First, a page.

Eight people were baptized that first Sunday and, barely two months later, another five were baptized on Easter.
 
“We want as many baptisms as possible. That’s what we’re all about,” Trey said. “It’s crazy how many people are moving in. There just aren’t enough churches being planted to meet the need.”
 
Heart Cry Gathering is connecting with the area’s millennial generation through both ancient and modern approaches, Trey said.

 
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Photo courtesy Heart Cry Gathering
Trey Van Camp, here with his wife Jordan, and their daughter, Faith, launched Heart Cry Gathering outside of Phoenix in January 2016. The church celebrated eight baptisms on its launch day and an additional five on Easter Sunday. Photo courtesy Heart Cry Gathering
Photo courtesy Heart Cry Gathering

“We do communion every week. We recite confessions. We are really rooted in the history of the church,” Trey said. “But we meet in a movie theater and use video technology very well. All our leadership is in their 20s, but at the same time we talk about what we do as Southern Baptists and we are passionate about the Cooperative Program [the Southern Baptist Convention’s giving channel to support missions and ministry].”
 
Heart Cry Gathering tries to get maximum leverage out of its movie theater setting.
 
“We gave away 100 free movie tickets at our launch service,” Trey said. “All our flyers look like movie theater posters, and we use movie clips to illustrate what we are talking about in our services.”
 
But while they are connecting the gospel to people, Heart Cry Gathering also wants to connect people to their community, and the community to the mission of Jesus.
 
“We want to be a church that is missionary right away,” Trey said.
 
“We are really focusing on the ASU Polytechnic campus, which graduates engineers and nurses and teachers. Our passion there is to raise up disciples and send them out as missionaries wherever they get a job offer. We have a mission trip this summer to Alaska, and we send teams to the Rio Vista Center, which is the Southern Baptist homeless outreach in Phoenix. We want to disciple our people to serve others who can never pay them back.”

 
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Photo courtesy Heart Cry Gathering
Trey Van Camp (center in red shirt) stands with the group of eight people who were baptized at the launch of Heart Cry Gathering near Phoenix in January 2016.

The congregation struggles, however, against the apathy that holds many millennial hearts hostage, Trey said.
 
“People my age are apathetic,” he noted. “I have some friends who think what we are doing is cool, but they don’t want anything to do with it. Religion is not a route they want to take.”
 
Not a single person responded to the 5,000 mailers sent out for the launch, so Heart Cry Gathering must take the long view and invest in relationships, Trey said.
 
“Every person who has come was because we have made a relationship with them,” he said. “That’s hard because it takes a long time. But we had one couple come last Sunday who told us they would never ever come to our church. They said, ‘We don’t like Christians. We don’t like Jesus,’ but they came yesterday, so we praise God for that. We have to keep pressing on and keep loving people. It takes a long time, but it’s worth it.”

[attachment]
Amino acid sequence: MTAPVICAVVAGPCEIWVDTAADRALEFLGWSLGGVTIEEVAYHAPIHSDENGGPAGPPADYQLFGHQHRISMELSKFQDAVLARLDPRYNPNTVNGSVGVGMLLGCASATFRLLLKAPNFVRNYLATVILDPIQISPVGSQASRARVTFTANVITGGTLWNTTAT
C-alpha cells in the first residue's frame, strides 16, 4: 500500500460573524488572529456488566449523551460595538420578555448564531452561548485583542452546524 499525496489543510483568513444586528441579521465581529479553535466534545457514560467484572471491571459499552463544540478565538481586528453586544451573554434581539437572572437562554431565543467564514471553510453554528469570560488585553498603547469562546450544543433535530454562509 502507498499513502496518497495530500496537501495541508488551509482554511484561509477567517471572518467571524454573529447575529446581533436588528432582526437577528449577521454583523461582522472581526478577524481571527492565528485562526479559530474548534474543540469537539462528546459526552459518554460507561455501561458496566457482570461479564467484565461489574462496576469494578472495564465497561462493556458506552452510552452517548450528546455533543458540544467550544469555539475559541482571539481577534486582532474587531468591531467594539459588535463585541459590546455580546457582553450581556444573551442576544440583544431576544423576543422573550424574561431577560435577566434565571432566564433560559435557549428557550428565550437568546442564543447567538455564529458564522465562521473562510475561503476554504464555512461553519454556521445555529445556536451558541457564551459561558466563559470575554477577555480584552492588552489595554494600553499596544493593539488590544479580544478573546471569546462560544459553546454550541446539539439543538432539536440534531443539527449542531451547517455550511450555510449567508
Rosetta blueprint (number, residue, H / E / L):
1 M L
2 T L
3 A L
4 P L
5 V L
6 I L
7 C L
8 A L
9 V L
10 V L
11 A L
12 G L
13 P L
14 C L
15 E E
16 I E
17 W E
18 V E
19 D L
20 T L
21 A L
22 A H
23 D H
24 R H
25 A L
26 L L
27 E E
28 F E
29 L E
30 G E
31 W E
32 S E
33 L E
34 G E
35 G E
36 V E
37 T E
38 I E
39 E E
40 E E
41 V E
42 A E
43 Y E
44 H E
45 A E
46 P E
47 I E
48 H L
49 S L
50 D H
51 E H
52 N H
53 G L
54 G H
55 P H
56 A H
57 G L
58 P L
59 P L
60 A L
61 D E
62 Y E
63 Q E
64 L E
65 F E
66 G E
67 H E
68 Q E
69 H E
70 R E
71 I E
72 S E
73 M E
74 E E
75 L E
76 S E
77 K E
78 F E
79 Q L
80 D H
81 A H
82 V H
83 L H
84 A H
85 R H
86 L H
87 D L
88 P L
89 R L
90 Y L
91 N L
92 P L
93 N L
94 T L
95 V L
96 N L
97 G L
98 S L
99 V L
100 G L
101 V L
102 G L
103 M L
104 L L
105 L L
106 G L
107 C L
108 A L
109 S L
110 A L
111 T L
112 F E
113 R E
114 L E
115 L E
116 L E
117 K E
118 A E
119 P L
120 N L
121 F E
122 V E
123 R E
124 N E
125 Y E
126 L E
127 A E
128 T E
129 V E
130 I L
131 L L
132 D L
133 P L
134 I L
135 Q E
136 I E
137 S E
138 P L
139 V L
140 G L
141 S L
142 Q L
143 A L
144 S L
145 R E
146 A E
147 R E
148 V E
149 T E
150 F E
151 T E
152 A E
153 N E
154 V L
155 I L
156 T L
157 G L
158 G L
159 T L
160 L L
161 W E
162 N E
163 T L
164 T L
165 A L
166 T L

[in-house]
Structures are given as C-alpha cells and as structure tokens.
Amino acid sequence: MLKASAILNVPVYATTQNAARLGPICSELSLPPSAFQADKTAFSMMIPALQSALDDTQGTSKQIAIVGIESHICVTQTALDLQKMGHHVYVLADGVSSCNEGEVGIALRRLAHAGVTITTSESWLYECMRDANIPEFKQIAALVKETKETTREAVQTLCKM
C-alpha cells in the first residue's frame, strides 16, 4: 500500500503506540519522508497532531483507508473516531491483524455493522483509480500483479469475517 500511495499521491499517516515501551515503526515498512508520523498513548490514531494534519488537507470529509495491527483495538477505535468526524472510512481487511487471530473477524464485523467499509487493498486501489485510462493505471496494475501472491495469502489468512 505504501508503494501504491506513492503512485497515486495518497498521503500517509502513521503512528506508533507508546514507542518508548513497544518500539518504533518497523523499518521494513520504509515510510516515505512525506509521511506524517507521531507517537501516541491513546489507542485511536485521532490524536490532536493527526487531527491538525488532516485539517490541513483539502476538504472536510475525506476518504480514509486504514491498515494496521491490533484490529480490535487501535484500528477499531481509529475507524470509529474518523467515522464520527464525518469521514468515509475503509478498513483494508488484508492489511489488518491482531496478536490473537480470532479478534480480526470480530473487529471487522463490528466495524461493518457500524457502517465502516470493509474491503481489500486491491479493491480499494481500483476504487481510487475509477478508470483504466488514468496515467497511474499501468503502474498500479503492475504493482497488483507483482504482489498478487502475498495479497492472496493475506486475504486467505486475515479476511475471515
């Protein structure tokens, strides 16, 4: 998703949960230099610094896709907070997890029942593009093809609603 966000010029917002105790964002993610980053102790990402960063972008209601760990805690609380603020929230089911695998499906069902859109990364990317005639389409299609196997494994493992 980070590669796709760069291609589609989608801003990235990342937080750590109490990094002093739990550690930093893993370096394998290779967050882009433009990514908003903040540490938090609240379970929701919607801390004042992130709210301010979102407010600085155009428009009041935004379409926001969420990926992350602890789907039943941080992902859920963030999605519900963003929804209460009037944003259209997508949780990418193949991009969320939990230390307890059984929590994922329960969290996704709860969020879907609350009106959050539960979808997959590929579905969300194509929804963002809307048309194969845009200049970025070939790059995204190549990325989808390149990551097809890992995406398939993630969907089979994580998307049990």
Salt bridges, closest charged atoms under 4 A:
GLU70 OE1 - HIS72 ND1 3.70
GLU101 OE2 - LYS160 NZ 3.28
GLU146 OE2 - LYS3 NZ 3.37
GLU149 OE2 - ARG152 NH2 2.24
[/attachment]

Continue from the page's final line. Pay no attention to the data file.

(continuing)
Two of the congregation’s worship leaders are brand-new believers who came to Christ because time was invested in relationships.
 
“I was working out one day, and I met this guy. I invited him over to our house and he brought his wife,” Trey said. “They showed up at my house all of 2015 for the Bible study. We led them to Christ, and I got to officiate their wedding in November. Then they were in the group I baptized on our launch day. Now he is leading music for our worship team.
 
“Our drummer was a one of the ones who said he would never come to church,” Trey added. “But the guy who is now our worship leader was his best friend. He got saved, and now his kids are going to be baptized. It’s amazing to see how Jesus has transformed his life.”
 
“Our team is comprised of former drug addicts, people from broken families, former atheists … and I wouldn’t have it any other way.”
 
View a video from Heart Cry Gathering’s opening day baptisms at https://vimeo.com/165172249. Learn more about Heart Cry Gathering at http://www.heartcry.cc/. Explore more about church planting through the North American Mission Board at www.namb.net/SendMe.

 
 

(EDITOR’S NOTE – Mark Kelly writes for the North American Mission Board.)

5/6/2016 11:39:50 AM by Mark Kelly, NAMB | with 0 comments



Chinese student becomes leader in campus ministry

May 6 2016 by Scott Barkley, Georgia Christian Index

For a long time, international student Hilary Tong’s personality reflected how she lived her faith. Quiet. Reserved about her relationship with Christ.
 
That may sound odd for a communications major. But there’s a meticulousness in how the Chinese native now is more outward in her witness among international students at her college and throughout Georgia.

 
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Submitted photo
Chinese student Hilary Tong at Wesleyan College in Georgia spends one-on-one time with campus minister Danielle Burdette. Tong is the current president of the BCM as well as Georgia BCM international student leader – the first international elected to the role.